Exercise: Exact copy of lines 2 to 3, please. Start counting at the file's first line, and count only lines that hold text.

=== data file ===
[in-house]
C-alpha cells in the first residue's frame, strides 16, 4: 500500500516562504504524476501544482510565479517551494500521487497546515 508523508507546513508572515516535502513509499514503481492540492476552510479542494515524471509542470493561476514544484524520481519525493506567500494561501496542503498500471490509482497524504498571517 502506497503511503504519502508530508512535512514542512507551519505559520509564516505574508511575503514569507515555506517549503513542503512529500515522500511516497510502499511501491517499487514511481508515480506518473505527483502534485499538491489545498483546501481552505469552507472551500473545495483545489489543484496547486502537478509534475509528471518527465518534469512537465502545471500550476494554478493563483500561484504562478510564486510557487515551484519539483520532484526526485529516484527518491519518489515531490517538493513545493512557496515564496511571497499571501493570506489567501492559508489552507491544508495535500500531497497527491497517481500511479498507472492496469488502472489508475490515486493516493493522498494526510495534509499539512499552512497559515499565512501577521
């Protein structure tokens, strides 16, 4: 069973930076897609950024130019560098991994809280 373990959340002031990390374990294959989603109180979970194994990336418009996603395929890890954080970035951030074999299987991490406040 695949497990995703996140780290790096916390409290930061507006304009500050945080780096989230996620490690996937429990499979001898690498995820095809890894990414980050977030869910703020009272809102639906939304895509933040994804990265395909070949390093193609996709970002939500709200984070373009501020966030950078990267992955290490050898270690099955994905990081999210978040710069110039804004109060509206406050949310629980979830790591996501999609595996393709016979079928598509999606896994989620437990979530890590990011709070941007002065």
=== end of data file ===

C-alpha cells in the first residue's frame, strides 16, 4: 500500500516562504504524476501544482510565479517551494500521487497546515 508523508507546513508572515516535502513509499514503481492540492476552510479542494515524471509542470493561476514544484524520481519525493506567500494561501496542503498500471490509482497524504498571517 502506497503511503504519502508530508512535512514542512507551519505559520509564516505574508511575503514569507515555506517549503513542503512529500515522500511516497510502499511501491517499487514511481508515480506518473505527483502534485499538491489545498483546501481552505469552507472551500473545495483545489489543484496547486502537478509534475509528471518527465518534469512537465502545471500550476494554478493563483500561484504562478510564486510557487515551484519539483520532484526526485529516484527518491519518489515531490517538493513545493512557496515564496511571497499571501493570506489567501492559508489552507491544508495535500500531497497527491497517481500511479498507472492496469488502472489508475490515486493516493493522498494526510495534509499539512499552512497559515499565512501577521
């Protein structure tokens, strides 16, 4: 069973930076897609950024130019560098991994809280 373990959340002031990390374990294959989603109180979970194994990336418009996603395929890890954080970035951030074999299987991490406040 695949497990995703996140780290790096916390409290930061507006304009500050945080780096989230996620490690996937429990499979001898690498995820095809890894990414980050977030869910703020009272809102639906939304895509933040994804990265395909070949390093193609996709970002939500709200984070373009501020966030950078990267992955290490050898270690099955994905990081999210978040710069110039804004109060509206406050949310629980979830790591996501999609595996393709016979079928598509999606896994989620437990979530890590990011709070941007002065």